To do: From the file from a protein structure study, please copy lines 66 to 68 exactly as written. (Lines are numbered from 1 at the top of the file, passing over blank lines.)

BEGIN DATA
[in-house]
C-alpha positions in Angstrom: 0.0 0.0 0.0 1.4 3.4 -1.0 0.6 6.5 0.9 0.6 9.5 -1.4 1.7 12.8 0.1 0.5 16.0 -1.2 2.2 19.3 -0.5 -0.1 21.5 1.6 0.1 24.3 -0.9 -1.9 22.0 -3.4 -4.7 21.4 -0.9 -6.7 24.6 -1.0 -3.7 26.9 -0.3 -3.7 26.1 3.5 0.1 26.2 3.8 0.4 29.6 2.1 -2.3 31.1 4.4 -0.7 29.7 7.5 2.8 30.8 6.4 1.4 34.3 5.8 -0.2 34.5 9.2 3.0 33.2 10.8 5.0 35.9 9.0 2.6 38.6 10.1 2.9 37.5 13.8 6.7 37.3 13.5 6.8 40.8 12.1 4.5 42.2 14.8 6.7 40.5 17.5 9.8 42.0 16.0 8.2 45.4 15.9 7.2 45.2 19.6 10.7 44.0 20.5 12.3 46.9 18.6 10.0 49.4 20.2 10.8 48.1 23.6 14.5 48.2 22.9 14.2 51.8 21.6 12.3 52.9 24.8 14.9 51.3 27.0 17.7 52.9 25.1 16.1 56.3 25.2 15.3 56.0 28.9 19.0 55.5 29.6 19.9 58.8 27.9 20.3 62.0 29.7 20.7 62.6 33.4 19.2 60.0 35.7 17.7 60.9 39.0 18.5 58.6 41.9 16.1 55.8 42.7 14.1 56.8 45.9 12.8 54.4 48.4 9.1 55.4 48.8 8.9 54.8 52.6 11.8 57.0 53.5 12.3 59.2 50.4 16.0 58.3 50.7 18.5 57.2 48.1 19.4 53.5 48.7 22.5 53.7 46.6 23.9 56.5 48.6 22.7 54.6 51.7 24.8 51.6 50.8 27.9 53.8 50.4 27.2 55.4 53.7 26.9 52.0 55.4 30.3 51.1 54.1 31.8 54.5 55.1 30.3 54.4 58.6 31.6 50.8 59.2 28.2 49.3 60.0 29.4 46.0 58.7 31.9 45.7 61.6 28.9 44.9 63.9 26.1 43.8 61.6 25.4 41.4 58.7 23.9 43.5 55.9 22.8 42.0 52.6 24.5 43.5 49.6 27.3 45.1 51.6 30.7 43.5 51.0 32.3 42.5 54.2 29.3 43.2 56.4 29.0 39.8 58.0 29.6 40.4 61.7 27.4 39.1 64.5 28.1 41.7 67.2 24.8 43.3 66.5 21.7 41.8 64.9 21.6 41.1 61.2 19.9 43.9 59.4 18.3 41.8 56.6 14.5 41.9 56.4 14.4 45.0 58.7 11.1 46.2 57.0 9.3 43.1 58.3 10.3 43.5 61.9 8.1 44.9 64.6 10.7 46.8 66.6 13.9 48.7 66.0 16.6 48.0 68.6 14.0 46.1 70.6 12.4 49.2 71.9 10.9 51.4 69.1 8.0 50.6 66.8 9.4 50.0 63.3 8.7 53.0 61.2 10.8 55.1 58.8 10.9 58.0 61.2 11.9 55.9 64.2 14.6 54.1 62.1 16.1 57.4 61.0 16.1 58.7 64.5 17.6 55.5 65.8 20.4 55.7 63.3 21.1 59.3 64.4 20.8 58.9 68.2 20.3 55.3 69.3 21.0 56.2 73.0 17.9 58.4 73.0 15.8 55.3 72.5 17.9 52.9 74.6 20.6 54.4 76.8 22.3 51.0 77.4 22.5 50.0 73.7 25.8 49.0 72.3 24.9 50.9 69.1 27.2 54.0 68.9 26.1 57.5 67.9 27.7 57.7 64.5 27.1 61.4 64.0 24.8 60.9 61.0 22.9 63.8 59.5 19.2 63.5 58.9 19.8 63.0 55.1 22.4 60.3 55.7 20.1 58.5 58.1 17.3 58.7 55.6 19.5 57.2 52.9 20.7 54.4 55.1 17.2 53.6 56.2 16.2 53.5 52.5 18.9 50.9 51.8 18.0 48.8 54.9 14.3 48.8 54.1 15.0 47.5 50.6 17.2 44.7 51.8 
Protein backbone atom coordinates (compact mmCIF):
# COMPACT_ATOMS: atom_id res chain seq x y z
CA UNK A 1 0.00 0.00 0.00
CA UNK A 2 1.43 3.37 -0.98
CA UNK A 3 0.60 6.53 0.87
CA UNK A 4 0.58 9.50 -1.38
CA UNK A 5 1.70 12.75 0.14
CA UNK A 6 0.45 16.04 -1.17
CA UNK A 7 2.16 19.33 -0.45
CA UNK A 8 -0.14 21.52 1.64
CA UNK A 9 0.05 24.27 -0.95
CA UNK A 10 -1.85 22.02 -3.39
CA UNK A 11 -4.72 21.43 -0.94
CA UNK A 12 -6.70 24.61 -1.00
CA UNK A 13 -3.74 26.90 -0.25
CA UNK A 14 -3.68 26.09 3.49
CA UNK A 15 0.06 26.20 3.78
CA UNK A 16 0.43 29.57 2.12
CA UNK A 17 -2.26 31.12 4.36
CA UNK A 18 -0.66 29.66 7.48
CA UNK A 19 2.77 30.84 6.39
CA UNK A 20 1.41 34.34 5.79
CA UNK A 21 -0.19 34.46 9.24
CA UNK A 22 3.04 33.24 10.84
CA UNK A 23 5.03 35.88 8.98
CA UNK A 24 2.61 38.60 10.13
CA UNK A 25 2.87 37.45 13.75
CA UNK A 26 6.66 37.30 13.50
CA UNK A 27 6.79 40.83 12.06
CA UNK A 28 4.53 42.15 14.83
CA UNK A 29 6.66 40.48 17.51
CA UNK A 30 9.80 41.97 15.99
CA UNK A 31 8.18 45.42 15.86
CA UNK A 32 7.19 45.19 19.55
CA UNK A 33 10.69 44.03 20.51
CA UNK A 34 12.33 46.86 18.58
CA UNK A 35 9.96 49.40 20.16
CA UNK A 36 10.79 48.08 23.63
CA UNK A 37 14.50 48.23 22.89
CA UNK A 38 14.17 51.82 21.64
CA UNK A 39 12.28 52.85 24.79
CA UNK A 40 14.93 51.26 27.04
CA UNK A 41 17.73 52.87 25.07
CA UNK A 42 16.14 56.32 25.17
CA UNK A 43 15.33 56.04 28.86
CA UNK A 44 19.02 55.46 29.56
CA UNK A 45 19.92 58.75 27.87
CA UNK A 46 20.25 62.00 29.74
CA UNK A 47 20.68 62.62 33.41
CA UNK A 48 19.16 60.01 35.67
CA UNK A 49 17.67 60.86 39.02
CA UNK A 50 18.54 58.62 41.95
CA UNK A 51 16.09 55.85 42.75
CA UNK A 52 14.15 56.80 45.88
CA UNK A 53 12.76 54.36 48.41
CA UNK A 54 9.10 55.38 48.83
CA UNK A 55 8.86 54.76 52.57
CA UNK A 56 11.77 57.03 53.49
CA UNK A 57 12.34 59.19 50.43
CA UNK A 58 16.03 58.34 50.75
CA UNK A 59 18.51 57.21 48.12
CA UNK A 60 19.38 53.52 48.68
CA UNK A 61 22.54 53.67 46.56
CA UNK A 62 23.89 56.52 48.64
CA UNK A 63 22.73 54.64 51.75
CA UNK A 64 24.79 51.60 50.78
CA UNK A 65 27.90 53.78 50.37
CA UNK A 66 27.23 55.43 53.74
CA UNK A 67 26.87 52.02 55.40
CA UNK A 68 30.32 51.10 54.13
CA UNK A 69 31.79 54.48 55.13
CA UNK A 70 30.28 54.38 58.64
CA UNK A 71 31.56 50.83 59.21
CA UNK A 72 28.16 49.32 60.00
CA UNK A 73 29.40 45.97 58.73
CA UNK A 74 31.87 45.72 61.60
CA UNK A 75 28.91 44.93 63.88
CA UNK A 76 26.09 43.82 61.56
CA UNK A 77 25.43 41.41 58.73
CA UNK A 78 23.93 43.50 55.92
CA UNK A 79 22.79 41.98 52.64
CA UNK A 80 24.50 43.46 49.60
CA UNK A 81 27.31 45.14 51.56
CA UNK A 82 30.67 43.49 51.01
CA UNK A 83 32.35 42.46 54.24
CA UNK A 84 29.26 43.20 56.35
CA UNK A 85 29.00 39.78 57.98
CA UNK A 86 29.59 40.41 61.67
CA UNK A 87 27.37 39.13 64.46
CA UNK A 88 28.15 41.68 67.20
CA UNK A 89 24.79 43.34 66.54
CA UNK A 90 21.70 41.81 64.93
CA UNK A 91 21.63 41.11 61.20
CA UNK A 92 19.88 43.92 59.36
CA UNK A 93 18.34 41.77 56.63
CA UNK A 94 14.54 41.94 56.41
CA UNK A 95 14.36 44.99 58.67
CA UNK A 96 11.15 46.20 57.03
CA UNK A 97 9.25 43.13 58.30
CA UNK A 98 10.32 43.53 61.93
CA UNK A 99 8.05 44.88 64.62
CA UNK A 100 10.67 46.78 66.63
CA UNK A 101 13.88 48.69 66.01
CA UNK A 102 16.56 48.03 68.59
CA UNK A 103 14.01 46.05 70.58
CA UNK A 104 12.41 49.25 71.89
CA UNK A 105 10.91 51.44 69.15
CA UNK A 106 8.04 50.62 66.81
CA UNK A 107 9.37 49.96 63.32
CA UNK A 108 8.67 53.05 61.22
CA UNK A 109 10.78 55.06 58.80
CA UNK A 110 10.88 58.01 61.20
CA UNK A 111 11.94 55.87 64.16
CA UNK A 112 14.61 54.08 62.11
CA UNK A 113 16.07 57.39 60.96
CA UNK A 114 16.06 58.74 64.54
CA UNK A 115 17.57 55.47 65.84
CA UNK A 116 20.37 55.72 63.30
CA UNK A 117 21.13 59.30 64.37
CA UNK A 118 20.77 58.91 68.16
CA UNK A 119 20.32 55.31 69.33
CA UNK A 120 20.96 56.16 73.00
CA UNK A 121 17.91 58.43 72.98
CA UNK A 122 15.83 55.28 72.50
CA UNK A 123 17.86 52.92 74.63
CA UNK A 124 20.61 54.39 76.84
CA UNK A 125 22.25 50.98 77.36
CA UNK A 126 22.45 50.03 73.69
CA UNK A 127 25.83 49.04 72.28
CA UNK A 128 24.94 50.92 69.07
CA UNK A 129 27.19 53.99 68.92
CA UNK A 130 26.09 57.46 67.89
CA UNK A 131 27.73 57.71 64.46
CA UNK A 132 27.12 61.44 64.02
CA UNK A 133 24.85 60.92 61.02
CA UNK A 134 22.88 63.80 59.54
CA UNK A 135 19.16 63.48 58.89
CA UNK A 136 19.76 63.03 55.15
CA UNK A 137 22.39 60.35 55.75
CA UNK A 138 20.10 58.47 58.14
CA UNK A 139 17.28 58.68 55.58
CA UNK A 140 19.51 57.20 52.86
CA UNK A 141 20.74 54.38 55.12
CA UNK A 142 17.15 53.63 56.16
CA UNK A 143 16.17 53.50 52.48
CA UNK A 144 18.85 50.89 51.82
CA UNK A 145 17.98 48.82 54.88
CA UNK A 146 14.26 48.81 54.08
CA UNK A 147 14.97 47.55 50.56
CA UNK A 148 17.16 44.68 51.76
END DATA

CA UNK A 62 23.89 56.52 48.64
CA UNK A 63 22.73 54.64 51.75
CA UNK A 64 24.79 51.60 50.78